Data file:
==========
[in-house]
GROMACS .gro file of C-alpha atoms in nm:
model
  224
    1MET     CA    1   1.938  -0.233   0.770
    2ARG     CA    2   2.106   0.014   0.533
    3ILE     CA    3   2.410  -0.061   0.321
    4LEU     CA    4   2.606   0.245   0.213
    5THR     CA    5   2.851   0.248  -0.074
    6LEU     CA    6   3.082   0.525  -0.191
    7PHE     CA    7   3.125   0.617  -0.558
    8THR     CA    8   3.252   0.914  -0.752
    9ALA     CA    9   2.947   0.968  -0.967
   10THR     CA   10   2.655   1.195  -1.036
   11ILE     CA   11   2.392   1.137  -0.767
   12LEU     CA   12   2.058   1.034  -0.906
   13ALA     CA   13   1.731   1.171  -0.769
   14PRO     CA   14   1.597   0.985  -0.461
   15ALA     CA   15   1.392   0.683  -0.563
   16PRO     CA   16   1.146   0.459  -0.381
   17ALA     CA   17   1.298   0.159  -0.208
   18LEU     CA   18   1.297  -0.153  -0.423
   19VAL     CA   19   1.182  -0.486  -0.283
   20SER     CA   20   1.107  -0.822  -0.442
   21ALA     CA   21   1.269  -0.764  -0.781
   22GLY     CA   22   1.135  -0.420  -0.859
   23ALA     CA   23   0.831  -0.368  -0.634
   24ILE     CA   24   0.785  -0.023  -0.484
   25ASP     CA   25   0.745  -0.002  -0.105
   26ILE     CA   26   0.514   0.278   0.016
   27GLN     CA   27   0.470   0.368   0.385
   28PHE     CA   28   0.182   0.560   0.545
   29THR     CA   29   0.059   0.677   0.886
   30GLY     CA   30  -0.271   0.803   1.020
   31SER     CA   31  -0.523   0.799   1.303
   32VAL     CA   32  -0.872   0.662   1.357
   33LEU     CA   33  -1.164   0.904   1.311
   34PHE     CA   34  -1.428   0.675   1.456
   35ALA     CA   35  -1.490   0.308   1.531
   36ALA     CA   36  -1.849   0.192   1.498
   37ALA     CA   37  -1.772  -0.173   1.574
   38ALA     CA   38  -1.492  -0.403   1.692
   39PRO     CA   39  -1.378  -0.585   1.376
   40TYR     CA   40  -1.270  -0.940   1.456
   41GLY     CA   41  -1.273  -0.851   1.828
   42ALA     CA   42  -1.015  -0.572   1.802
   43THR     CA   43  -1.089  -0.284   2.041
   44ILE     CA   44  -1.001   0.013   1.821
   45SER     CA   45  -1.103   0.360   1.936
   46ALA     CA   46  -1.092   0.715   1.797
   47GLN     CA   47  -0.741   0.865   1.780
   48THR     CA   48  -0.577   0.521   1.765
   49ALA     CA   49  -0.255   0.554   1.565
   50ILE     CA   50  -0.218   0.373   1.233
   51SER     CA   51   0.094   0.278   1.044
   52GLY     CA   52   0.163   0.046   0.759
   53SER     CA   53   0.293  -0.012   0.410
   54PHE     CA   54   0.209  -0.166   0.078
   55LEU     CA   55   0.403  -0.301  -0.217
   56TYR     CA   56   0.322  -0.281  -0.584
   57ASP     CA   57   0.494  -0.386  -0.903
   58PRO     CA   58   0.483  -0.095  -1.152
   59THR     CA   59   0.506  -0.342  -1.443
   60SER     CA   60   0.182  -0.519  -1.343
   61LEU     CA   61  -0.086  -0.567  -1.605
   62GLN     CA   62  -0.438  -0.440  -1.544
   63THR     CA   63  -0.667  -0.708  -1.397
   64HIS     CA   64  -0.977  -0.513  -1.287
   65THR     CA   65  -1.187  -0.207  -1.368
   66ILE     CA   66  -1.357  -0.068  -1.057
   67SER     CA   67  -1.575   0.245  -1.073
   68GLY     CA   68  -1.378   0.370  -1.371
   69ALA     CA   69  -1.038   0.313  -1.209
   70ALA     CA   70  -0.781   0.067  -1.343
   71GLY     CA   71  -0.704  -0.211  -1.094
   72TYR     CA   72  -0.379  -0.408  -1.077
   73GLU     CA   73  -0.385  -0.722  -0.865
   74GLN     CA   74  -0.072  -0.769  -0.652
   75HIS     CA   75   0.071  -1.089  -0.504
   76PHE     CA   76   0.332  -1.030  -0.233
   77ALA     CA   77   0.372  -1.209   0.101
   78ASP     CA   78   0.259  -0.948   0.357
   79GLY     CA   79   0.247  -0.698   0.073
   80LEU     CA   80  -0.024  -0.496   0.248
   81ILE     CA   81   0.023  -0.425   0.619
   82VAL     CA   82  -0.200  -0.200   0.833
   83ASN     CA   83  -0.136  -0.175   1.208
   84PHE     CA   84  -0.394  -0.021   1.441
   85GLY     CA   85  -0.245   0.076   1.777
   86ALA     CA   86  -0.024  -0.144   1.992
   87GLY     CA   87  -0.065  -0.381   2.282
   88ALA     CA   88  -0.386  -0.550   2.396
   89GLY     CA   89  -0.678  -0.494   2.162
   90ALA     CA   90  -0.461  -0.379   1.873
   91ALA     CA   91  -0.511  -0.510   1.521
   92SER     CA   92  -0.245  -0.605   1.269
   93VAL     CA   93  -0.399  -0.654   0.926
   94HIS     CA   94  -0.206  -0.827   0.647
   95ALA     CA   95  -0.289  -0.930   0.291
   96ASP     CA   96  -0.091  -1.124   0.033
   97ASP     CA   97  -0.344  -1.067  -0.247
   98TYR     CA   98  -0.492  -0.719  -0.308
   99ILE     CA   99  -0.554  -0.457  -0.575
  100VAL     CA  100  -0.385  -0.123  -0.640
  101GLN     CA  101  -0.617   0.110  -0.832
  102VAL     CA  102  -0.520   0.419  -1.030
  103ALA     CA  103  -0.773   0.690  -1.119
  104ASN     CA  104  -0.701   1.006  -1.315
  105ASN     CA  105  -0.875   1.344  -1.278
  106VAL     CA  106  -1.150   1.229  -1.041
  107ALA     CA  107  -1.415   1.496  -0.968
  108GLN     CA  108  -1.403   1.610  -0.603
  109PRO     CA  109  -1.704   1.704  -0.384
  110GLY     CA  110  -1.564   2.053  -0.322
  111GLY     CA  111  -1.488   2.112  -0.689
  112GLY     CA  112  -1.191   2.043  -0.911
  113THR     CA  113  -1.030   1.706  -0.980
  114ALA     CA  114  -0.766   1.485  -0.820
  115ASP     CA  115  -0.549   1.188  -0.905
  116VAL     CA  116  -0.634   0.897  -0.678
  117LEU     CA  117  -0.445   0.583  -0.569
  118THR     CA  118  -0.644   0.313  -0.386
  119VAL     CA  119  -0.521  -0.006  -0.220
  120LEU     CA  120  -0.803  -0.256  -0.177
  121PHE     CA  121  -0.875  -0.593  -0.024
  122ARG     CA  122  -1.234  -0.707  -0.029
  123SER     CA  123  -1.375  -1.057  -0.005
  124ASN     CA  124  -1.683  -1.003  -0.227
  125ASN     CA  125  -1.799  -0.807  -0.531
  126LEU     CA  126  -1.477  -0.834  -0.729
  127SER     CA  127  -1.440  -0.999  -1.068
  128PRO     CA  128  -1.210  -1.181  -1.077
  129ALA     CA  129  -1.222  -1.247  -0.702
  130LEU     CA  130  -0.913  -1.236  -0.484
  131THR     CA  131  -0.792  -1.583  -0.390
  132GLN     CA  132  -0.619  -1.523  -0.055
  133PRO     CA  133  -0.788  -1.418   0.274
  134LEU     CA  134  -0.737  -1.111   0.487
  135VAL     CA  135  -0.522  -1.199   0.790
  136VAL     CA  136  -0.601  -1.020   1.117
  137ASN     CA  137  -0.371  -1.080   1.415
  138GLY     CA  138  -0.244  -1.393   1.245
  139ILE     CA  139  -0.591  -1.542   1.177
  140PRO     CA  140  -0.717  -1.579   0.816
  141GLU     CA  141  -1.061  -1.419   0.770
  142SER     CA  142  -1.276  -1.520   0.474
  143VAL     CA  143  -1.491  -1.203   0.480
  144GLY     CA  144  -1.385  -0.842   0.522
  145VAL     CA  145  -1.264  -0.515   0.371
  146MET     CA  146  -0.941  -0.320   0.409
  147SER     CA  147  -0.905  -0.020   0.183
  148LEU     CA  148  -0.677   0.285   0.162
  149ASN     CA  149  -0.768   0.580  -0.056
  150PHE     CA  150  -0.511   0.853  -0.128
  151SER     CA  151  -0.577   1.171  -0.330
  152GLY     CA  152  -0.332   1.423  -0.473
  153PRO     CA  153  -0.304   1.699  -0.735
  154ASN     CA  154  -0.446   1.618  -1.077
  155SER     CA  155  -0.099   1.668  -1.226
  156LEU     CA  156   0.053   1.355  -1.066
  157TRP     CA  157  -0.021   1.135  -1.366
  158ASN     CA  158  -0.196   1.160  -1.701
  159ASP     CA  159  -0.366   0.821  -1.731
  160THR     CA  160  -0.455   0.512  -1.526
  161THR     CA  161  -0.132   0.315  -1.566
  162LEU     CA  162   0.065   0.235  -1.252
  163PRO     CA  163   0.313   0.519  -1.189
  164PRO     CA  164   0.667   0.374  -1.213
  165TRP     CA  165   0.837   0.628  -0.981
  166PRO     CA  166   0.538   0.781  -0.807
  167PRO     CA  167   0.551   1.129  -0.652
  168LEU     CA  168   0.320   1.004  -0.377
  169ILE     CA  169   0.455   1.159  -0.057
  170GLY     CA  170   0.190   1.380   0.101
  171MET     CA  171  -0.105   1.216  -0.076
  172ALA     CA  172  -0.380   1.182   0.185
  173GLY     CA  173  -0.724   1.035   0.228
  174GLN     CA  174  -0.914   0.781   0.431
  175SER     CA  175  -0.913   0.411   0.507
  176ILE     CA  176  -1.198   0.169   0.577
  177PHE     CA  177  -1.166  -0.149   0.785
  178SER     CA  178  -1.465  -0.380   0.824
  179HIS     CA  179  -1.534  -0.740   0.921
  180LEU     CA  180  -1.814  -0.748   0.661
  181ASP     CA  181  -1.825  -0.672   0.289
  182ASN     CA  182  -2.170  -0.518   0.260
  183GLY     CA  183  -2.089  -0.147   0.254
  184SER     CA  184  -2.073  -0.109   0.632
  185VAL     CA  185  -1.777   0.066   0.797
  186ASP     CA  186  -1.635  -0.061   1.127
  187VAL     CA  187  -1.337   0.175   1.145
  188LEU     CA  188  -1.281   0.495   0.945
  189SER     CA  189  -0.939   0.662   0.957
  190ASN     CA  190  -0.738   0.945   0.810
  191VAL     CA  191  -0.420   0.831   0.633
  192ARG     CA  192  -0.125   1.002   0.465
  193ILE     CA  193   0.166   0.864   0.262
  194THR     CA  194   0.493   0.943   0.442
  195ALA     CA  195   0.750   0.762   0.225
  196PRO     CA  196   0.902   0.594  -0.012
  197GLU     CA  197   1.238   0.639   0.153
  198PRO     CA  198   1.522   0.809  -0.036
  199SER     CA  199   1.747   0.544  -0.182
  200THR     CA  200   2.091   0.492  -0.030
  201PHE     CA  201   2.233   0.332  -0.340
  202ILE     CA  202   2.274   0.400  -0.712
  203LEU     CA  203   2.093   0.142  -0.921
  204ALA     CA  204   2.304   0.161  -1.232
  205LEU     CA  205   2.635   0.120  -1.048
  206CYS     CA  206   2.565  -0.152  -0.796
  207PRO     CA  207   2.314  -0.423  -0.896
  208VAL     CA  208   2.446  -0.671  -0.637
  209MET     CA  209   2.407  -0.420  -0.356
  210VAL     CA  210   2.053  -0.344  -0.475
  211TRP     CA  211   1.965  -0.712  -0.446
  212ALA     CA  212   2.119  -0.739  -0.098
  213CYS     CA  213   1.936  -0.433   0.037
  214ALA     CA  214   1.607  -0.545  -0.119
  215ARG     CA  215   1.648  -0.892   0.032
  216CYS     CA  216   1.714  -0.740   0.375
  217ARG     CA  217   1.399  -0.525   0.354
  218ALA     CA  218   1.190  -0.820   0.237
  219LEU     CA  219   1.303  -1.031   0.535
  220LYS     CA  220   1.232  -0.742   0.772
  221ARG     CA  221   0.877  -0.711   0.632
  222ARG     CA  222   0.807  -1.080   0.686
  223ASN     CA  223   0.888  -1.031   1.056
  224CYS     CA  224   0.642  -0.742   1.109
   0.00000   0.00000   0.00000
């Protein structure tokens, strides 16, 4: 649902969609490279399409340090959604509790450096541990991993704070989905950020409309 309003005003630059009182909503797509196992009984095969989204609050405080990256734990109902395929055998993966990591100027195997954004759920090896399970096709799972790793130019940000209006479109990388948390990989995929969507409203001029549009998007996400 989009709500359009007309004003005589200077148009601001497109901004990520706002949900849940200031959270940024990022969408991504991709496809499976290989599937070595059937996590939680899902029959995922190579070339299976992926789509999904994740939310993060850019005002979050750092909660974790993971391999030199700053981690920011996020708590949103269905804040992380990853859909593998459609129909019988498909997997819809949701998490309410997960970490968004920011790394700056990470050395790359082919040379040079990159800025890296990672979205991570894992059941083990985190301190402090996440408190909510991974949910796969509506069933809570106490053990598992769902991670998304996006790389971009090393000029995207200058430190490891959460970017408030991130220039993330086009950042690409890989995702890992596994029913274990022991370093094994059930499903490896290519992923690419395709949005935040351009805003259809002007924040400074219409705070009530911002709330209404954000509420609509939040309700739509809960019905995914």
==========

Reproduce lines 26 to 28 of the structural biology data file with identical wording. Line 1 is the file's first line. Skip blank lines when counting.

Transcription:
   22GLY     CA   22   1.135  -0.420  -0.859
   23ALA     CA   23   0.831  -0.368  -0.634
   24ILE     CA   24   0.785  -0.023  -0.484